Are you - like me - the sort of person that jumps into a new project with both feet and not a lot of planning? Confident that you can fly by the seat of your pants?
Sorry to be the bearer of bad news, but this approach doesn’t always serve us well.
We can spend a lot of time doing great stuff only to find a few weeks down the line that it’s irrelevant great stuff.
So - while at all costs I want to avoid turning into that person who makes such detailed plans, they become too paralysed to take action - I’ve discovered there IS a happy medium.
In this post I’ll show you how to quickly set clear objectives for any creative project - even your artwork - so that you’ll:
How I got hip to Objectives
Following the advice of some top design sites, before starting the COMPLETE redesign of my branding and website, I wrote a list of objectives for the project.
(I’ll be sharing these a little later in the post.)
I hope you’ll agree that the result is a really coherent, effective and resonant design.
But that isn't the only benefit. I also found my process was a lot more organised and straightforward than it usually is for big projects. Having a clear reference point meant that at every stage, I was able to check my actions against the goals I’d set for myself.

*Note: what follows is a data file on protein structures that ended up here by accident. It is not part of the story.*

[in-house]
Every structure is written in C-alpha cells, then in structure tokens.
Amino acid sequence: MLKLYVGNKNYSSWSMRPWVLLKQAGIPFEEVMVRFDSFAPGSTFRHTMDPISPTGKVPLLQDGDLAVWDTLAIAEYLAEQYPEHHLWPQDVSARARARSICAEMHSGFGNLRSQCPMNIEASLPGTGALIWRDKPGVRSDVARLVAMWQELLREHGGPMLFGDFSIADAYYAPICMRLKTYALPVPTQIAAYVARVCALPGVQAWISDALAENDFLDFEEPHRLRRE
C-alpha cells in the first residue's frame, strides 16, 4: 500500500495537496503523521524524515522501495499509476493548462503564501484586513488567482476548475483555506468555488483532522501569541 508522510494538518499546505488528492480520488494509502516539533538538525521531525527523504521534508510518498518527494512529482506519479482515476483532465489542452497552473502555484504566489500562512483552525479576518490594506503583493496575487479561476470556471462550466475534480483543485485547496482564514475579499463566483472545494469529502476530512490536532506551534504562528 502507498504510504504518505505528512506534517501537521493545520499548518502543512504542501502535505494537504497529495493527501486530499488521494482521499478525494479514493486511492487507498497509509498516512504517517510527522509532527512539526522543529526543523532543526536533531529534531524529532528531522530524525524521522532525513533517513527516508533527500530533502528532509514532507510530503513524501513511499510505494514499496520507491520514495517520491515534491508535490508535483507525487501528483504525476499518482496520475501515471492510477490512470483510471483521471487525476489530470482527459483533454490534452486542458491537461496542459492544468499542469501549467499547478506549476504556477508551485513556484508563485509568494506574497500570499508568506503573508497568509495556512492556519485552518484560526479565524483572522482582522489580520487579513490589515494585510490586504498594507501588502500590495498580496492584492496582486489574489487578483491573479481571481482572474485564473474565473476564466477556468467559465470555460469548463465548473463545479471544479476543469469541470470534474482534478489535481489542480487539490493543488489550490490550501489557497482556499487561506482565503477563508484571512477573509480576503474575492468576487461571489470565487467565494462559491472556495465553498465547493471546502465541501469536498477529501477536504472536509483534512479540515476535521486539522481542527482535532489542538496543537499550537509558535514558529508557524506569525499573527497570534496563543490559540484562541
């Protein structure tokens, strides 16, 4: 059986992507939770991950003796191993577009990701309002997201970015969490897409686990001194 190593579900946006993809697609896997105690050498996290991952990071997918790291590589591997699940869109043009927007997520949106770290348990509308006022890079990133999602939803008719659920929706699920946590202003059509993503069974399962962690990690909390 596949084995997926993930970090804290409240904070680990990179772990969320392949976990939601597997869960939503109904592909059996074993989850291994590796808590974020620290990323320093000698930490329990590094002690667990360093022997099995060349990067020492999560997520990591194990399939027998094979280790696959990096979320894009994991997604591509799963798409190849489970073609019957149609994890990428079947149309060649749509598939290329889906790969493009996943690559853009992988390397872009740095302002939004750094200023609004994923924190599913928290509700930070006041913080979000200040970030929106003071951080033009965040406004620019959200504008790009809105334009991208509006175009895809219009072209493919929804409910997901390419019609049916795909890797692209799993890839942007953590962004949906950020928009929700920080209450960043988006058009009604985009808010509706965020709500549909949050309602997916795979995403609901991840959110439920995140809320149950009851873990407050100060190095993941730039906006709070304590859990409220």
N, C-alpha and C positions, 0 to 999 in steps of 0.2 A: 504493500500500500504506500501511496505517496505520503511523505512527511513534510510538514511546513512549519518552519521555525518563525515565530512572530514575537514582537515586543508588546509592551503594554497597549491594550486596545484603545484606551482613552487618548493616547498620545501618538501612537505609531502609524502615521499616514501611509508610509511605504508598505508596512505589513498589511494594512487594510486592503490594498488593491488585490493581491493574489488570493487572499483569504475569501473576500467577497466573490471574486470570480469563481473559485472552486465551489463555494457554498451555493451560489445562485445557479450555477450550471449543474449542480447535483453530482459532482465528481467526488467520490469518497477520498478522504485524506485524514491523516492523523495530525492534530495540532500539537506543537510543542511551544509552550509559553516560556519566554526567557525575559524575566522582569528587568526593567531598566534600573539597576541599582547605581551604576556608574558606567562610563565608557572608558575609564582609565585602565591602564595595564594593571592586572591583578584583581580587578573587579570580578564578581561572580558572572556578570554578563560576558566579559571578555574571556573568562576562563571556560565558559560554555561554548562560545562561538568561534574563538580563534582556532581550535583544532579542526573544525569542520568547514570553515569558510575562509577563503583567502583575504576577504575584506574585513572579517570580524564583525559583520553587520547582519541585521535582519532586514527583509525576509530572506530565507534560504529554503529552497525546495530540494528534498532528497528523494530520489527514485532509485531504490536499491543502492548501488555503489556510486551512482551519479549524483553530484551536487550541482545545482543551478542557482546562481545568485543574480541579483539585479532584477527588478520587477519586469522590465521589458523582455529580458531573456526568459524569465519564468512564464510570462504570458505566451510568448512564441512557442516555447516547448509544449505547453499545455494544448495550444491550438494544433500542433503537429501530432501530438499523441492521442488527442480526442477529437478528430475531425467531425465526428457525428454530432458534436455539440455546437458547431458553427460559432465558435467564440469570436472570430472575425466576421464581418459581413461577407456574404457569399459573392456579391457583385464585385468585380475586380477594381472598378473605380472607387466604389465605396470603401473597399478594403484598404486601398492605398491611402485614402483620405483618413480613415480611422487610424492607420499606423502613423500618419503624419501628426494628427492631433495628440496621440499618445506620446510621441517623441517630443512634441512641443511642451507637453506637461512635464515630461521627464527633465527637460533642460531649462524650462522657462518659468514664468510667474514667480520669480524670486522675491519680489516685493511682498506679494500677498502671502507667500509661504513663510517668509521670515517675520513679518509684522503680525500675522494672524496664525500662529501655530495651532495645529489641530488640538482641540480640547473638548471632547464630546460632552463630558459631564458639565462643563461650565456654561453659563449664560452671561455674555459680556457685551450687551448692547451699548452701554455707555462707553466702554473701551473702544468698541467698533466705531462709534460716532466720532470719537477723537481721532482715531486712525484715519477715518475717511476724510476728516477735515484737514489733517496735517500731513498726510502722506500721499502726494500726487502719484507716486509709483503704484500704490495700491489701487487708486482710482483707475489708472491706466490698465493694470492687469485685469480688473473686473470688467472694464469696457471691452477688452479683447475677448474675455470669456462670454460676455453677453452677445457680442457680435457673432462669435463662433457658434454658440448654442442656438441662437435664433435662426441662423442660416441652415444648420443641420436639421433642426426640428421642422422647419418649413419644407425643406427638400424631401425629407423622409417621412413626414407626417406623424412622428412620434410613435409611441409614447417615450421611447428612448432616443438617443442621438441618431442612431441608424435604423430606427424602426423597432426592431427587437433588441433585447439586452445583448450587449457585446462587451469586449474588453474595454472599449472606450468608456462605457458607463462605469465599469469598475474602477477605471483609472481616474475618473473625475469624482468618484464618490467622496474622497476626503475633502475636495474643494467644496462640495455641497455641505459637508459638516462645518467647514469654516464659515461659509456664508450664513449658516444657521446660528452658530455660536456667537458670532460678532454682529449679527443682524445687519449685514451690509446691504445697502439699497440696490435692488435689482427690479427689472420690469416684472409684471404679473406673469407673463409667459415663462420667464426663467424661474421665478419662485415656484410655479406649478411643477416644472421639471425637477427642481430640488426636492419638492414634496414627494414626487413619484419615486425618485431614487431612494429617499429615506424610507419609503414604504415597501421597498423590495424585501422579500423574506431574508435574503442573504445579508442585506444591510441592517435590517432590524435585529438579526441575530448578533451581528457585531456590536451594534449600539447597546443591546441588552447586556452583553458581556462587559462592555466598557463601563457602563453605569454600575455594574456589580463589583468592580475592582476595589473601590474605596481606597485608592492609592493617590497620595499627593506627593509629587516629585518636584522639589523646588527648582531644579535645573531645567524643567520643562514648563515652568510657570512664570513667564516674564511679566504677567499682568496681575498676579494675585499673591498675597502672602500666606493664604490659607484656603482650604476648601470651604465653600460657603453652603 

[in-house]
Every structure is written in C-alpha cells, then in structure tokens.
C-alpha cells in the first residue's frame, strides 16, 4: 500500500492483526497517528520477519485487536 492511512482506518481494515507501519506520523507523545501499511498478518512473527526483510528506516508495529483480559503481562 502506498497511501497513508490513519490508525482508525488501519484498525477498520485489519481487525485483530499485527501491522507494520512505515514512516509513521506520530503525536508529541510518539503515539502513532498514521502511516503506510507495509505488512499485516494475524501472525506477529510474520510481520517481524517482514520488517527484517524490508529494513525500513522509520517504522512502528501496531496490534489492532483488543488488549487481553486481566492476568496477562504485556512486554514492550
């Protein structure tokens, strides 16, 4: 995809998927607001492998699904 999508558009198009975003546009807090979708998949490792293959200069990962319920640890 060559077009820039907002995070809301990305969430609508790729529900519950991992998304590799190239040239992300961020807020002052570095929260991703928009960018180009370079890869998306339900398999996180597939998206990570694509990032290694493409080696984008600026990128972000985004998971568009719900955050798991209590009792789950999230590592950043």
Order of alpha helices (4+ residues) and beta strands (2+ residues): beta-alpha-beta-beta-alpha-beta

I’m now such a convert to project objectives that I want to create them for every project I do!
So how do you create objectives without going down a planning rat-hole?
It’s a lot more straightforward than you think. Grab a pen and paper - or your favourite digital notebook - and let’s go!
Define Your Project
1. What IS your project?
Surely this is obvious? Maybe not.
Complete the sentence:
My project is...
This was mine:
“My project is to redesign my branding and my website.”
Whoah! Doesn’t sound grammatically correct does it?
Although these were part of the same ultimate goal, I actually had not one, but TWO projects!
It’s similar when I’m making a new Artist’s Book. The processes for making the cover and the pages are so different that they’re essentially two projects.
By clearly defining our projects like this, we immediately understand the scope of the work involved.
“My project is to make a 7 page hexagonal artist’s book with a textured cover, which unfolds to hang on a wall.”
So go on, write that deceptively simple little sentence down: